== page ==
Friday, March 10, 2006

Home Office delays gun owner database again

Buff HoonTen years after the massacre of 16 school children and their teacher at a Dunblane school, the Home Office has still not managed to set up a database of licensed gun owners. This is the goverment department that wants to set up a £20bn National Identity Register recording the intimate details of every UK citizen's life…

"Buff" Hoon said (Via No2ID):

"I recognise the disappointment, and I share it, that the national firearms licensing management scheme has taken so long to deliver."

Thursday, March 09, 2006

UK the worst in Europe at enforcing spam laws

Stephen GroomA new survey of EU implementations of anti-spam laws has unsurprisingly found that UK law and enforcement is amongst the weakest of the 25 national laws (thanks, Dave!):

· the UK (just one legal case to date, a civil action in which £270 damages were paid), Malta (0) and Portugal (0) are the most spineless European states when it comes to penalties for getting it wrong and enforcement action to date…

Stephen Groom, a marketing law partner at Osborne Clarke, said:

"This survey confirms what many feared, which is that UK digital marketing law enforcement is in crisis, with responsible marketers wondering why they are bothering to be compliant when they see their competitors riding roughshod over the laws, gaining market advantage and suffering little or no penalty.

Sunday, March 05, 2006

How we move ever closer to becoming a totalitarian state

Blair's role modelHenry Porter has been following the progress of Labour's latest and most spectacular piece of authoritarian legislation, which this week was considered by a Commons committee:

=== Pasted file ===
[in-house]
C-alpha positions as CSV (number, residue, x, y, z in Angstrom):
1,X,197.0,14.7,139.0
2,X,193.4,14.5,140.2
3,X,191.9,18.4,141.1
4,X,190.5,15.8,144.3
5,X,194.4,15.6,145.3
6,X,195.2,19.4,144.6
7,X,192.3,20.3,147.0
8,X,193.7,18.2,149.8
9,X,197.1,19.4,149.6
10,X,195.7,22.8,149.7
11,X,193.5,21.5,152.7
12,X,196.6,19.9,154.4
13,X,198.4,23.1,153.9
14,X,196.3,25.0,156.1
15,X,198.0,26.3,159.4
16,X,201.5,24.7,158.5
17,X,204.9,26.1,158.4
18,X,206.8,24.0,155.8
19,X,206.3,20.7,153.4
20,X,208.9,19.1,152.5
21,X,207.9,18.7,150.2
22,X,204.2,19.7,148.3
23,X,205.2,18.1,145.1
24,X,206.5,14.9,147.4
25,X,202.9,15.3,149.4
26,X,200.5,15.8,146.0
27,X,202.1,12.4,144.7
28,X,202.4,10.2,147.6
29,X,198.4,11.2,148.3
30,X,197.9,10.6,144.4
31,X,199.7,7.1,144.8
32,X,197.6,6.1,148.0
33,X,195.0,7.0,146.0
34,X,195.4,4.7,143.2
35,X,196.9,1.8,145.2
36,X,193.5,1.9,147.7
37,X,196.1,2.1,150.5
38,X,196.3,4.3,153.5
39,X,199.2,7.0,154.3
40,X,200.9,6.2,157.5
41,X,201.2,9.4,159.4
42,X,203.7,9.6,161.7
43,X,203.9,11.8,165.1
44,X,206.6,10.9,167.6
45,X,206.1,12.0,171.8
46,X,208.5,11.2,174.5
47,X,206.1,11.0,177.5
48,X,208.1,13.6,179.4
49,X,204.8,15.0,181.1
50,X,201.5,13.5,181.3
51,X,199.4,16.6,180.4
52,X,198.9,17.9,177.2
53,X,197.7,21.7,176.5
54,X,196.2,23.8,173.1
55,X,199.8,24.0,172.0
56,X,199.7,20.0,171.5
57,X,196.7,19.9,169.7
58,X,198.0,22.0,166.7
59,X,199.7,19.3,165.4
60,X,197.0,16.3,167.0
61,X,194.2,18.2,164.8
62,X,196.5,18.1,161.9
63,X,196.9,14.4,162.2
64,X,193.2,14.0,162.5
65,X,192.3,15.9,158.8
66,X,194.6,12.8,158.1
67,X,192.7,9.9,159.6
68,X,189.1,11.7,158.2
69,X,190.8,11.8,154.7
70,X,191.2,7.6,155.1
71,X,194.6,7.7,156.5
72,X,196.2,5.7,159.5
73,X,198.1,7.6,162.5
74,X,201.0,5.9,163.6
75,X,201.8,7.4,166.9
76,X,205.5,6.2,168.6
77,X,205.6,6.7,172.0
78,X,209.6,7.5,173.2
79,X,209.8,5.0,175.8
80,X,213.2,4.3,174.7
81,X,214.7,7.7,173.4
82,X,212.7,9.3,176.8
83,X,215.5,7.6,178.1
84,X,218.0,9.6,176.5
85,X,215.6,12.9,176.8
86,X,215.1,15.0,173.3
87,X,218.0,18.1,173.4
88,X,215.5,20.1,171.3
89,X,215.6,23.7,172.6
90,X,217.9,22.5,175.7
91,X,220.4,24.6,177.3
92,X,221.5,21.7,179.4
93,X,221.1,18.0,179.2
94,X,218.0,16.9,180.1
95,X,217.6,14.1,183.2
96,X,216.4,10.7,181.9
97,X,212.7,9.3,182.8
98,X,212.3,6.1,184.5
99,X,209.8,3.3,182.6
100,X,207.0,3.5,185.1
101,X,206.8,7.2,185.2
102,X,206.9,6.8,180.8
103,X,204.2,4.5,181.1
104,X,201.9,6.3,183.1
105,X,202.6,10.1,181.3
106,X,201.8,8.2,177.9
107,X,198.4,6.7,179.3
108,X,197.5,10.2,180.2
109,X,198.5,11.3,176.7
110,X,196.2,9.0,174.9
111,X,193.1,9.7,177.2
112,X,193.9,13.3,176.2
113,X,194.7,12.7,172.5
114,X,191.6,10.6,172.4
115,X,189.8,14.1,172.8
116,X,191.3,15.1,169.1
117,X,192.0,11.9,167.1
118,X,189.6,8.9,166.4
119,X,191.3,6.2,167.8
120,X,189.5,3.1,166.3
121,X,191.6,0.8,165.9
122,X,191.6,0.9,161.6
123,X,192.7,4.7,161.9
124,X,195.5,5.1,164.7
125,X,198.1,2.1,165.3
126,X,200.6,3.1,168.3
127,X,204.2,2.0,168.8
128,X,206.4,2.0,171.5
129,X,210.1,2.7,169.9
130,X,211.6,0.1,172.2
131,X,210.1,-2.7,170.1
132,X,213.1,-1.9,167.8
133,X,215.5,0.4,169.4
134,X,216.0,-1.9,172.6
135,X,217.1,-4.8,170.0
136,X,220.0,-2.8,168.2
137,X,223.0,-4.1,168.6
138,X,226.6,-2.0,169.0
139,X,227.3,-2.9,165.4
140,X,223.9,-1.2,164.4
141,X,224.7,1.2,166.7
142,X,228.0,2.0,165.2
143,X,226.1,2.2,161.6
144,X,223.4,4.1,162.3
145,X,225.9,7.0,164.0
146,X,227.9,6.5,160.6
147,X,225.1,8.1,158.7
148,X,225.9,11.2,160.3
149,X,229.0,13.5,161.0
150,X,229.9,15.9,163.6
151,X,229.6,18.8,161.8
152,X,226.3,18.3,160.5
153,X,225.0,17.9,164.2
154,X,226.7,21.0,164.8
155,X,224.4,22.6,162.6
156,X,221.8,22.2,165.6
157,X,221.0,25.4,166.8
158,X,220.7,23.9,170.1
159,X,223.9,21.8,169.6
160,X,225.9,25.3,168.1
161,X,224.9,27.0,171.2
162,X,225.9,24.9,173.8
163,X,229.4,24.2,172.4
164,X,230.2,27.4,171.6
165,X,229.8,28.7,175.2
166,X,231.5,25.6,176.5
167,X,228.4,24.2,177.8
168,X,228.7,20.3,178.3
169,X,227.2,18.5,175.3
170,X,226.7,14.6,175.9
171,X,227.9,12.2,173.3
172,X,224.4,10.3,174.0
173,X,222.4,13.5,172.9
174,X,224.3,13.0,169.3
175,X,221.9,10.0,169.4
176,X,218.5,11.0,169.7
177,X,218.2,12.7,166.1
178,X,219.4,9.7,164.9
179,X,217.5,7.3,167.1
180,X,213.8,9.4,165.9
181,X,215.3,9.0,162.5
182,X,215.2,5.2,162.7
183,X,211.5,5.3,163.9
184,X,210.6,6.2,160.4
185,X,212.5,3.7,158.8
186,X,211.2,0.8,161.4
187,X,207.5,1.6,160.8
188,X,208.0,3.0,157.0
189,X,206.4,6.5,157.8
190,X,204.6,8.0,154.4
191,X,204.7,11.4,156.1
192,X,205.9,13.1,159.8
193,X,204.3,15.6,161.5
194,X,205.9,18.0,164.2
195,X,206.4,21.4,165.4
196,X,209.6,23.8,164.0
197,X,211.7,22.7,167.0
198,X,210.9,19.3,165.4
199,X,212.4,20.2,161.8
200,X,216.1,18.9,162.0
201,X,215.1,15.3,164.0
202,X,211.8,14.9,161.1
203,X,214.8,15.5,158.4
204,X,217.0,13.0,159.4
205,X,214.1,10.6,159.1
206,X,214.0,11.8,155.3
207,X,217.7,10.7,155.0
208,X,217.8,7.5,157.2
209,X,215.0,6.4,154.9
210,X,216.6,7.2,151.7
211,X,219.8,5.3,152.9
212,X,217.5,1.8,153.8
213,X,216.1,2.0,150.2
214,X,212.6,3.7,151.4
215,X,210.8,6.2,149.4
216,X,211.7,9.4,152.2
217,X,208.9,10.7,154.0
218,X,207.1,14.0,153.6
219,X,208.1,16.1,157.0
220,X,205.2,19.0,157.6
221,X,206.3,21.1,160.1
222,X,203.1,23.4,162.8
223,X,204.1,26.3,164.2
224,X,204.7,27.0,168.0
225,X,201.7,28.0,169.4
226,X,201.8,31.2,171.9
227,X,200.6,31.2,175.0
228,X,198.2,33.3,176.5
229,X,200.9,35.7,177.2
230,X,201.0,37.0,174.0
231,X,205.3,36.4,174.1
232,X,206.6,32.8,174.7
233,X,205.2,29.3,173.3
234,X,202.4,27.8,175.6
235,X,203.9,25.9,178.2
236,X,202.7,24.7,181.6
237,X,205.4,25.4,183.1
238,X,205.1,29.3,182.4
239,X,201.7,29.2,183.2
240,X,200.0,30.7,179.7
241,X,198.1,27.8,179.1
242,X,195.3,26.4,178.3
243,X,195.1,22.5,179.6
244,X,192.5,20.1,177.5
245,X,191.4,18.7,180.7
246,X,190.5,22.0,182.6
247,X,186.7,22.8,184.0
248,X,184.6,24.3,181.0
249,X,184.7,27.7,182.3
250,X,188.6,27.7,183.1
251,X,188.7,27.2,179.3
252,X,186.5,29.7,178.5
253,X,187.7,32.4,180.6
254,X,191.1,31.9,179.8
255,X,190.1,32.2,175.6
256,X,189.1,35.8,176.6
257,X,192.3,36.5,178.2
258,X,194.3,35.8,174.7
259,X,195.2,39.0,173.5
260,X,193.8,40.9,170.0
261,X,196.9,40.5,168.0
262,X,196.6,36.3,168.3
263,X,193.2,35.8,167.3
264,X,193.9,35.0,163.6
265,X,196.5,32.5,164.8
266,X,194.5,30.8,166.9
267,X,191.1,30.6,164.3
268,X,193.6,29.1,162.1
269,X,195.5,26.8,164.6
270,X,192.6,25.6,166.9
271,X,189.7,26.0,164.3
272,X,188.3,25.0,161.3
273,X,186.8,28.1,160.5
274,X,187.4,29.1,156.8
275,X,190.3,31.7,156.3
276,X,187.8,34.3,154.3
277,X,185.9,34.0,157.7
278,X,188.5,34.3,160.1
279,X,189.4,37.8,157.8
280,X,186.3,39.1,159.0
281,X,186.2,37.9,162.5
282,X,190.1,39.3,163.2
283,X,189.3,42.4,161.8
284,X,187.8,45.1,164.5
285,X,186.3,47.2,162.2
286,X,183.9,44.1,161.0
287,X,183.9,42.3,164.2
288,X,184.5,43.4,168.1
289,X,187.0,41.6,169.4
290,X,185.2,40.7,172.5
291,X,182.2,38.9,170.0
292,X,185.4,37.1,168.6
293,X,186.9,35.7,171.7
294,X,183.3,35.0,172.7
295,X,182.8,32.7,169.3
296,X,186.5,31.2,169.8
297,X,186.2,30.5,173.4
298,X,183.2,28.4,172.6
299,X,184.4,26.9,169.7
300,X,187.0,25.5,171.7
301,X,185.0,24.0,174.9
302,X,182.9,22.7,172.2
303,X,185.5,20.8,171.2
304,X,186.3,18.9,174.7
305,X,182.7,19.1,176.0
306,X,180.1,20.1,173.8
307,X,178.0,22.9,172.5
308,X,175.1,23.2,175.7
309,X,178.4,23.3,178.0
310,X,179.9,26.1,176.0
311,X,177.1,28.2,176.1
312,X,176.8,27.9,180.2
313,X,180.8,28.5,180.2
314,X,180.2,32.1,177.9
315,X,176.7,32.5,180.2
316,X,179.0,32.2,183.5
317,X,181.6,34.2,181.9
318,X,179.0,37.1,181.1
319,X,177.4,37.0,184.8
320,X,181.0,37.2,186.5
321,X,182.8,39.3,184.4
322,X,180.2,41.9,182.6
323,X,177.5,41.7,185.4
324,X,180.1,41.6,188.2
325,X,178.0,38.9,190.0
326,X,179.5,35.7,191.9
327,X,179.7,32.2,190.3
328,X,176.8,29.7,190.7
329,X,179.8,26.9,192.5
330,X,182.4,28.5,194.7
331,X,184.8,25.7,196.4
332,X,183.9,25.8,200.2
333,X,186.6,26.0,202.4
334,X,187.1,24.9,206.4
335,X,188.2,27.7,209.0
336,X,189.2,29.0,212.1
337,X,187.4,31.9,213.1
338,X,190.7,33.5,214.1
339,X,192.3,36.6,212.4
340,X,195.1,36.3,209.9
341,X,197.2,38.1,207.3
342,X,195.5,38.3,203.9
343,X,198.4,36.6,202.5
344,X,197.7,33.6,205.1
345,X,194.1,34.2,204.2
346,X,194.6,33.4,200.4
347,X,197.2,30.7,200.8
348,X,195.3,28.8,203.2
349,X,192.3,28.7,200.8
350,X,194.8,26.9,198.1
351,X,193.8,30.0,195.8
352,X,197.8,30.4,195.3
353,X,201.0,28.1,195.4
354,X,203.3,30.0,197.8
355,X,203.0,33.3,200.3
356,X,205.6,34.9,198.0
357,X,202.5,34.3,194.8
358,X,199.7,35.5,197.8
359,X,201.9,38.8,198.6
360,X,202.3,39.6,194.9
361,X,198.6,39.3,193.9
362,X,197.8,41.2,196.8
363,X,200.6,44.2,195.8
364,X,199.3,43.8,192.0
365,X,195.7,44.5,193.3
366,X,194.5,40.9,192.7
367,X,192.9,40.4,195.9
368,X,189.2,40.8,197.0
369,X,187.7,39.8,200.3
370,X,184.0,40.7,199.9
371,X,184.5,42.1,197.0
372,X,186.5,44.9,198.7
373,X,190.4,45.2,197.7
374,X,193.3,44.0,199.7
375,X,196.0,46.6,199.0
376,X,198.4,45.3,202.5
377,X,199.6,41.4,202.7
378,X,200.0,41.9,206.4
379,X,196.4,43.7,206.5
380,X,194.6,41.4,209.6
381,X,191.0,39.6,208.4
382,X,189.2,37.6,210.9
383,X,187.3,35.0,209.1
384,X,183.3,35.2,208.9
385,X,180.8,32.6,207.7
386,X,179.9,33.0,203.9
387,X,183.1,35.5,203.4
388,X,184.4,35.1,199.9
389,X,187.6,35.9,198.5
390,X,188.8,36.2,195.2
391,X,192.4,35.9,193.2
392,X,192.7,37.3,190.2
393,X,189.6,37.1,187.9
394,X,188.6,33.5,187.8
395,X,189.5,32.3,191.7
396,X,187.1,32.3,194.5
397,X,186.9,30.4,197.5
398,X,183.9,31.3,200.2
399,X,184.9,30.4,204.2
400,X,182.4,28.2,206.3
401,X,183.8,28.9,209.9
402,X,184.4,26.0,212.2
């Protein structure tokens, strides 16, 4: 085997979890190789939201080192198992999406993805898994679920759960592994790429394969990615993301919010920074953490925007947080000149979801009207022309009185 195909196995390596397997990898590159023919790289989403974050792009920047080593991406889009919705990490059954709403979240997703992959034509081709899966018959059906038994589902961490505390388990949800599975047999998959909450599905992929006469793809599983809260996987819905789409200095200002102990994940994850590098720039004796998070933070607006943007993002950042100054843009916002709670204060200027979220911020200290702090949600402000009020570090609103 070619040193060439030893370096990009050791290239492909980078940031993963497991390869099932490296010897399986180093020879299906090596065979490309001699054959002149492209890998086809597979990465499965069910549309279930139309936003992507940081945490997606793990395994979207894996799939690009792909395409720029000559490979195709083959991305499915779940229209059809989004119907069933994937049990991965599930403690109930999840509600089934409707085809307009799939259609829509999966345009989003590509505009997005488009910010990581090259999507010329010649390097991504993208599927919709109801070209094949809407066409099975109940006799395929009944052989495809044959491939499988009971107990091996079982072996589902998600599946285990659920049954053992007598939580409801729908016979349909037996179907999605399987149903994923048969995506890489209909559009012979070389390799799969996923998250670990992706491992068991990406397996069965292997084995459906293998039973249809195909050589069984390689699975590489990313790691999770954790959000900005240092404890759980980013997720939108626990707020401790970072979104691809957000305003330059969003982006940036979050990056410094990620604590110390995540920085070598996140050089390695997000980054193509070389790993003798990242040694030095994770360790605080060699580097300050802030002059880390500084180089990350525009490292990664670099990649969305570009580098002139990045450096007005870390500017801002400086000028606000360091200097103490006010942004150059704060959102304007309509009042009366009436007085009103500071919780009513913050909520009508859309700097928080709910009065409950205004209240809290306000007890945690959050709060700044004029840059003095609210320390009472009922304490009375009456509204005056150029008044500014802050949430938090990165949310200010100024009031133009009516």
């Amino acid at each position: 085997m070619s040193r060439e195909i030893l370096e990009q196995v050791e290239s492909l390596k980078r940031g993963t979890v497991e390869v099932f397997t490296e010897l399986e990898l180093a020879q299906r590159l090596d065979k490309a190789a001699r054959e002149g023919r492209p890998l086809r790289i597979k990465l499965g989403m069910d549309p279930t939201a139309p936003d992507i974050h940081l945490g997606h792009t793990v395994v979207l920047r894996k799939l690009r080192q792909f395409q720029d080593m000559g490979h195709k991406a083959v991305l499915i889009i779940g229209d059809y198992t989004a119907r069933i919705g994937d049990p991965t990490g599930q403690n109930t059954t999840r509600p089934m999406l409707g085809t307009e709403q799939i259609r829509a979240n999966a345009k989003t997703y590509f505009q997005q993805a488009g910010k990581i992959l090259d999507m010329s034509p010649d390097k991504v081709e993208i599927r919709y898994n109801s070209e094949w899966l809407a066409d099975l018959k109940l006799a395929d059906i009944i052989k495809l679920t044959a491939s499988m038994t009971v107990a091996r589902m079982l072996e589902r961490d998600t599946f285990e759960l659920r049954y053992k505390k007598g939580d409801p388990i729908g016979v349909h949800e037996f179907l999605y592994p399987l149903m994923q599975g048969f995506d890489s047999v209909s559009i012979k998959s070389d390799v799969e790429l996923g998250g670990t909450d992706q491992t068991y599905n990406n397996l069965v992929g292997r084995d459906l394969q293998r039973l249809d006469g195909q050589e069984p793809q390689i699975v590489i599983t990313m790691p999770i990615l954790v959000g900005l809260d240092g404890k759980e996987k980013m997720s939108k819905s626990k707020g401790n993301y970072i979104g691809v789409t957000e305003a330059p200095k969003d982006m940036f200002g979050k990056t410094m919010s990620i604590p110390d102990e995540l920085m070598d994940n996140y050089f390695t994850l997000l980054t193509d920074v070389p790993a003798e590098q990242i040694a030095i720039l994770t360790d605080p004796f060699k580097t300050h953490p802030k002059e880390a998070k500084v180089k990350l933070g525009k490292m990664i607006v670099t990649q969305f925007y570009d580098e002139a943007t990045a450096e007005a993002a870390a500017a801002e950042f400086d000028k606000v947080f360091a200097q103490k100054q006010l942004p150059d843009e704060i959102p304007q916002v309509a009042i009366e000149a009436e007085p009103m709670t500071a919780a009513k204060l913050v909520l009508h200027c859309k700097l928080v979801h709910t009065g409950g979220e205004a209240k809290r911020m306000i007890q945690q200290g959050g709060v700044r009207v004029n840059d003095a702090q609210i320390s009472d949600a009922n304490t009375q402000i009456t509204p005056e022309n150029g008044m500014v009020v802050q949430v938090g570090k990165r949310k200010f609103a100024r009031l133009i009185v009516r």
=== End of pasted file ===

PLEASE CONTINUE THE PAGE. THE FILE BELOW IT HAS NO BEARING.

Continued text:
The Legislative and Regulatory Reform Bill is hardly an aerodynamic title; it doesn't fly from the lips. People have difficulty remembering the order of the words and what exactly will be the effect of this apparently dull piece of lawmaking.

But in the dusty cradle of Committee A, a monster has been stirring and will, in due course, take flight to join the other measures in the government's attack on parliamentary democracy and the rights of the people. The 'reform' in the title allows ministers to make laws without the scrutiny of parliament and, in some cases, to delegate that power to unelected officials. In every word, dot and comma, it bears the imprint of New Labour's authoritarian paternity.

Pro-animal-torture

Oxford protestorsThere has been a lot of coverage of last week's pro-vivisection march in Oxford. While I'm absolutely opposed to using violence against humans to combat violence against animals, I do find rather repulsive the views of those who believe it's right to torture and slaughter animals for the benefit of humans. (And yes, I am a vegetarian.)

This letter in the Sunday Times puts it well: